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February 19, 2013
Senators Boxer and Sanders Propose Climate Change Legislation
    by Robert Kropp

Among the highlights of the proposed bill are a fee on carbon pollution and increased oversight of hydraulic fracturing.

Action on climate change during the first term of the Obama administration disappointed many advocates of a comprehensive response to a growing crisis. But several positive steps were taken, beginning with the $790 billion American Recovery and Reinvestment Act of 2009.

"The stimulus package is the first significant investment in green energy infrastructure that has ever been attempted in the US," Joe Keefe of Pax World said at the time.

Further legislative initiatives ground to a halt as Congressional Republicans, their campaign war chests filled with contributions from fossil fuel companies and industry trade associations, insisted on the primacy of climate denial over the rapidly growing consensus among scientists that the effects of climate change will be far worse than previously expected. Still, during Obama's first term ambitious fuel economy goals were established, and the Environmental Protection Agency (EPA) issued rules for mercury emissions and greenhouse gas (GHG) reporting from the largest emitters.

And after a campaign in which climate change was barely mentioned, President Obama stated, "We will respond to the threat of climate change, knowing that the failure to do so would betray our children and future generations."

Last week, tens of thousands of protestors converged on Washington DC to remind the President of his renewed commitment to addressing climate change and called on the State Department to deny the construction of the Keystone XL pipeline, which would carry crude oil from the environmentally destructive tar sands of Canada to refineries on the Gulf Coast.

One day later, Senators Barbara Boxer and Bernie Sanders introduced comprehensive legislation on climate change, described by Boxer as "a gold-standard bill. Every once in a while we have them."

The Senators' proposal was drafted as two measures. The Climate Protection Act would impose a fee on carbon pollution emissions by the fewer than 3,000 entities that account for 85% of the nation's greenhouse gas (GHG) emissions. For the first year, the fee would be $20 per ton of carbon dioxide content of the carbon polluting substance. The fee would rise by 5.6% per year for the next ten years.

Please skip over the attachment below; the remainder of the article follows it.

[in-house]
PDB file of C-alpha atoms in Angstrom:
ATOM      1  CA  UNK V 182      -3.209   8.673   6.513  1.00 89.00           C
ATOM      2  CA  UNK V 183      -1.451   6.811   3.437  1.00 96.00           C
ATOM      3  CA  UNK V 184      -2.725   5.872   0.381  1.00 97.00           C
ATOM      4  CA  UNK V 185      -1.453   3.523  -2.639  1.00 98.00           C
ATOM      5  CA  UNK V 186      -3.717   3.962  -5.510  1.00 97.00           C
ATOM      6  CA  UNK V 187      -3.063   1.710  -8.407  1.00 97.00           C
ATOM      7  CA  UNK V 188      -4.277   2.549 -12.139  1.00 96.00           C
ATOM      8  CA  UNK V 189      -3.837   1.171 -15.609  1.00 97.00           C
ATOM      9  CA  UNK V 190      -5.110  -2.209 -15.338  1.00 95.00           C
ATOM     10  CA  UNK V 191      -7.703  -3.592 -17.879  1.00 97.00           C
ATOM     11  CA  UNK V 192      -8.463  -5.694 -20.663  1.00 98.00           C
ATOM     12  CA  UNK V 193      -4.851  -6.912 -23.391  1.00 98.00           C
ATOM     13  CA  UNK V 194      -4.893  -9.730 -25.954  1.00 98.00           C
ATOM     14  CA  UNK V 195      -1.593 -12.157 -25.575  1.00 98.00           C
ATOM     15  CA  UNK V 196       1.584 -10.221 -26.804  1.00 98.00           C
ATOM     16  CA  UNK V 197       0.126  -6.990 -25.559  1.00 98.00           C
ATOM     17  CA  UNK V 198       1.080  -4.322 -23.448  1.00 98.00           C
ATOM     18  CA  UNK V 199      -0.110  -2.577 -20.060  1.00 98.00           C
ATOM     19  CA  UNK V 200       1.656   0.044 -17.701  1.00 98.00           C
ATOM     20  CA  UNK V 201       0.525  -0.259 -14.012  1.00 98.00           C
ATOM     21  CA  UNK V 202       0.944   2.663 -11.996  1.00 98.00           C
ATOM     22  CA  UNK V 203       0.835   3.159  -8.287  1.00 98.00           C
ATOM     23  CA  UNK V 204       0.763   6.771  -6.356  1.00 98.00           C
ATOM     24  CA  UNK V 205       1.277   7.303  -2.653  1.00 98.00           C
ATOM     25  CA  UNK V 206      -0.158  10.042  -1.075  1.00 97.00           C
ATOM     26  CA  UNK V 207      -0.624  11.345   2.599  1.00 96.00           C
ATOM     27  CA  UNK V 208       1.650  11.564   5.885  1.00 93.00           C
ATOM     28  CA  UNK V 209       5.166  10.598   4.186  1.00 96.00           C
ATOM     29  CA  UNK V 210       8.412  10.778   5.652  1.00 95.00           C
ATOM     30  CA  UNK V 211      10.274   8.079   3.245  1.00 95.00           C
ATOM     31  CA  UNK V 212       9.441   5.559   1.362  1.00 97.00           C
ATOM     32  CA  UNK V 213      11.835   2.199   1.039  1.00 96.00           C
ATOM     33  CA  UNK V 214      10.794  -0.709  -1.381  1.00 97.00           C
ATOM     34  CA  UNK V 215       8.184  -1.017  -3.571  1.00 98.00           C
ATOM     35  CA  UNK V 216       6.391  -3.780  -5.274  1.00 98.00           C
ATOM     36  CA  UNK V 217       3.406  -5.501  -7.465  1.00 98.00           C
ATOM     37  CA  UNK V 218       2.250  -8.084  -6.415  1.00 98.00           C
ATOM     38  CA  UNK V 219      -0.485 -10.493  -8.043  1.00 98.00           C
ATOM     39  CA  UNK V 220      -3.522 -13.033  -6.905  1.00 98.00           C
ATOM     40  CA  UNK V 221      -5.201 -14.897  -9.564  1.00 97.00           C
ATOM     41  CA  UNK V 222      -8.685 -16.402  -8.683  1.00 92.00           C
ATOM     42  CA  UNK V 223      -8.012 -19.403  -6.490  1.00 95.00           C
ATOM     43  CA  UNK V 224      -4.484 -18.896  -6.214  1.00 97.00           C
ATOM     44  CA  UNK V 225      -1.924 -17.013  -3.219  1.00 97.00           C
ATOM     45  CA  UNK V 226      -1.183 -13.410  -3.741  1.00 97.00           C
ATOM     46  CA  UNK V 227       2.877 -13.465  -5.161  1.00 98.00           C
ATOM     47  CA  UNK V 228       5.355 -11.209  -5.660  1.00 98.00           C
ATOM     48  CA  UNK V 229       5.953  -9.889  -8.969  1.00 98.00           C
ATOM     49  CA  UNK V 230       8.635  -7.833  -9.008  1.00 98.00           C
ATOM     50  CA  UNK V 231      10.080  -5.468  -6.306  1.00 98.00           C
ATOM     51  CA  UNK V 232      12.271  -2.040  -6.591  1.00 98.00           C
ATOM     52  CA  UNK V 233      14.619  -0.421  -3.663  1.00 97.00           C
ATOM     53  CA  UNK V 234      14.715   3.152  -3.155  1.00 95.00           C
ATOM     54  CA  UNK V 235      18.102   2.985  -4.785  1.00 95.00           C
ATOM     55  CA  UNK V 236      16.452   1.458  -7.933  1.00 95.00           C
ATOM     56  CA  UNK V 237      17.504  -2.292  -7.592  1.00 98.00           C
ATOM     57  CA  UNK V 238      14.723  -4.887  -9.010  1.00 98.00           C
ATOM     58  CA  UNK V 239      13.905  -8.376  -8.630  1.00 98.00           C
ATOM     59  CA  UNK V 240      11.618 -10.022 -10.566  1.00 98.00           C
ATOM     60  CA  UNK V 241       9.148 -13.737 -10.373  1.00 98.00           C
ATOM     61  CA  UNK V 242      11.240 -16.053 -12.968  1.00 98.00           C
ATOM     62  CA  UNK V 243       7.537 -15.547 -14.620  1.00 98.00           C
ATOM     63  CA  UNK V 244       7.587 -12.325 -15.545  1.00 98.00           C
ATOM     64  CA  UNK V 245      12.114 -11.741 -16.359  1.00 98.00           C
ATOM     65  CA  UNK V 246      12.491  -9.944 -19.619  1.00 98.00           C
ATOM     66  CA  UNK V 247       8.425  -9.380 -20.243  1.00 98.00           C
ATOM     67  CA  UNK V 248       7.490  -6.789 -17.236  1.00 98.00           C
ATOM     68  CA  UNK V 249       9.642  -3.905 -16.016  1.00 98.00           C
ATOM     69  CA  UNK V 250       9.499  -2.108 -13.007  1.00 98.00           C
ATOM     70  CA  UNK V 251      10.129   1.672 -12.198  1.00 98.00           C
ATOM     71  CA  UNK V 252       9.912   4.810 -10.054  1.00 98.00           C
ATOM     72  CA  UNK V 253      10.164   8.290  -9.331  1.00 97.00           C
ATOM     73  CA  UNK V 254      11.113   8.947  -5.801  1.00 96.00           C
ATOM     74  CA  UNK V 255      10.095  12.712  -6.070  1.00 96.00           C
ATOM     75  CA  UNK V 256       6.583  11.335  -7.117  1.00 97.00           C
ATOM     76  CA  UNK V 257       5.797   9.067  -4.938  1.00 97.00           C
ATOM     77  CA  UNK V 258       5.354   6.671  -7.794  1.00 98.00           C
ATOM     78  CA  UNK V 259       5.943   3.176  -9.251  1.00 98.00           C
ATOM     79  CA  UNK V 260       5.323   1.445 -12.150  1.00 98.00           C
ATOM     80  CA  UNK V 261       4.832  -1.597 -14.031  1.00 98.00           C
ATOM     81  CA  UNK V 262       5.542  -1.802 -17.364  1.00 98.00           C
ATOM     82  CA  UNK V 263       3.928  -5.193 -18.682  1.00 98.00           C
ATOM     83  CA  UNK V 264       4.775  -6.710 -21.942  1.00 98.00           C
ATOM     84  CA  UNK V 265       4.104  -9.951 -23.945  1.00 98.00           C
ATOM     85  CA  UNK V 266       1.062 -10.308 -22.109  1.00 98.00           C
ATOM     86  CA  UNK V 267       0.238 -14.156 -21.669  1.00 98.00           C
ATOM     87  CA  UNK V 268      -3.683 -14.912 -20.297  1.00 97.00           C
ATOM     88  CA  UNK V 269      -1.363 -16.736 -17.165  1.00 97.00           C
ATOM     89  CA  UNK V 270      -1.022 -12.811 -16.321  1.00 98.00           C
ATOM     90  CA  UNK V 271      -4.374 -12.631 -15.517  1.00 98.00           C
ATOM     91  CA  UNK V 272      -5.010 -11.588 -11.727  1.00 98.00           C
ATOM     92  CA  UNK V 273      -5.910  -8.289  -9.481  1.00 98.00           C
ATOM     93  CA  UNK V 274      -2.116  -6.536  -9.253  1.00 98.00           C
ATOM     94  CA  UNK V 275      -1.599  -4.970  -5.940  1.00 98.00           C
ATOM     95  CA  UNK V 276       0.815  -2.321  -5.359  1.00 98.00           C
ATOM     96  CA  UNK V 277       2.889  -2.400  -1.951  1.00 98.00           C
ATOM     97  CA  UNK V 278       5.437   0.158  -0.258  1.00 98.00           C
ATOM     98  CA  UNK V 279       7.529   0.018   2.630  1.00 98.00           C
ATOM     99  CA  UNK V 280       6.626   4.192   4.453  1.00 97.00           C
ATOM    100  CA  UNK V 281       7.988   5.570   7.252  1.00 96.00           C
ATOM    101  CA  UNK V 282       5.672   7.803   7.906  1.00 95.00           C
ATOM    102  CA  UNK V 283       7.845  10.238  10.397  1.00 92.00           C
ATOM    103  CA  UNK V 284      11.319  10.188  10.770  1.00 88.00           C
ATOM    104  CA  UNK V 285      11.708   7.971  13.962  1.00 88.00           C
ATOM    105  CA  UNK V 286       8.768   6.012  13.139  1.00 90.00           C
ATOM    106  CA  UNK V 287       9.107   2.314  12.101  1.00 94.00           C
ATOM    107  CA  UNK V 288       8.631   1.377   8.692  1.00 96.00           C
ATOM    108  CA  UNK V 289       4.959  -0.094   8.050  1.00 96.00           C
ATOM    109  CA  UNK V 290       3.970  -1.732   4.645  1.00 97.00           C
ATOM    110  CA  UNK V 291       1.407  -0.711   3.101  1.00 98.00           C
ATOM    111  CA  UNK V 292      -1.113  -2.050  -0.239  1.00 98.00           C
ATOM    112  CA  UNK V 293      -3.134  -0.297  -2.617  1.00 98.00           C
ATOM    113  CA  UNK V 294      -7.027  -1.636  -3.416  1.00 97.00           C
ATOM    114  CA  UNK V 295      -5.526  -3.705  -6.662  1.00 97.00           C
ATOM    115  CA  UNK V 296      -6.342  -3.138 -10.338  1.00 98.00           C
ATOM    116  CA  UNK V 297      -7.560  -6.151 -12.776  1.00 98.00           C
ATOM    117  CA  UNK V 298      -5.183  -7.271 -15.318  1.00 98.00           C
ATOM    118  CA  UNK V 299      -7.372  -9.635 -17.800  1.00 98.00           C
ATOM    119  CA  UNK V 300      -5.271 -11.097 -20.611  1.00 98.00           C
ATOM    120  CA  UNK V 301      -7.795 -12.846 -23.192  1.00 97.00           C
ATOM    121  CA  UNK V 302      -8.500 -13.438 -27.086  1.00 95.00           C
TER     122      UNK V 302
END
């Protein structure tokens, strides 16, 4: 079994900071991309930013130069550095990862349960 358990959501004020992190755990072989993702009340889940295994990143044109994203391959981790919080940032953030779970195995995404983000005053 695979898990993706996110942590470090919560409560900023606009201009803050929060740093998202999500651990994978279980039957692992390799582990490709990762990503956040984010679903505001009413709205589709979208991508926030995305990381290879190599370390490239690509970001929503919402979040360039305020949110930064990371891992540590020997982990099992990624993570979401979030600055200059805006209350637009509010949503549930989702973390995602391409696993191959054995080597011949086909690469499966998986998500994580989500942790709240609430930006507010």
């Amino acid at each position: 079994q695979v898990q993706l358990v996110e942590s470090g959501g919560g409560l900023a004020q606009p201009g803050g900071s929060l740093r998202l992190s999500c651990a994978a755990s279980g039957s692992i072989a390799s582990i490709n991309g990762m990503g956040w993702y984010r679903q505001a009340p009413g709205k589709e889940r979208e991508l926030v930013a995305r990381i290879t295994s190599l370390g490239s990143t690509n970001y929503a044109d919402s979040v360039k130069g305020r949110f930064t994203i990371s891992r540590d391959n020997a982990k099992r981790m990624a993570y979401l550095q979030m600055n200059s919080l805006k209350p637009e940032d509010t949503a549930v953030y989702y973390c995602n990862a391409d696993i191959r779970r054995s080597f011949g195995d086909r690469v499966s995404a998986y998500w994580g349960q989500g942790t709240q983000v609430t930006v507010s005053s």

The second measure, entitled the Sustainable Energy Act, would end the surreal practice of providing subsidies to fossil fuel companies. "From 2002 through 2008, Federal fossil-fuel subsidies in the United States totaled over $72,000,000,000, while Federal renewable-energy investments totaled $12,200,000,000," the bill states.

The Congressional Budget Office estimates that the proposed legislation would raise more than $1 trillion in additional revenue over the next decade. Announcing the legislation, Sanders said, "To protect families from fossil fuel companies jacking up prices, 60% of the carbon fee revenue will be rebated, per capita, to every legal US resident."

"To transform our energy system, the legislation makes the boldest ever investment in energy efficiency and sustainable energy," Sanders continued. The measures include the weatherization of one million homes per year; tripling the budget of the Advanced Research Projects Agency-Energy (ARPA-E), which funds renewable energy technologies that are too early for private-sector investment; and encouraging private investment in renewable energy through a public-private Sustainable Technologies Fund.

Also, acknowledging the current primacy of natural gas development, the legislation introduced by Boxer and Sanders would require companies engaged in hydraulic fracturing to comply with the Safe Drinking Water Act and disclose the chemicals they use in the fracking process.

Given the divisive state of affairs in Congress, many observers expect that the legislation will never pass into law. But as chair of the Senate Environment and Public Works Committee, Boxer will at least be in a position to hold hearings. Sanders is also a member of the Committee.

"The President can and must use his authority to cut down on power plant pollution, and reject the dangerous Keystone XL project," Sanders said. "But he cannot give up on a comprehensive legislative solution, and neither can we. We will never fully deal with this crisis until Congress passes strong legislation."


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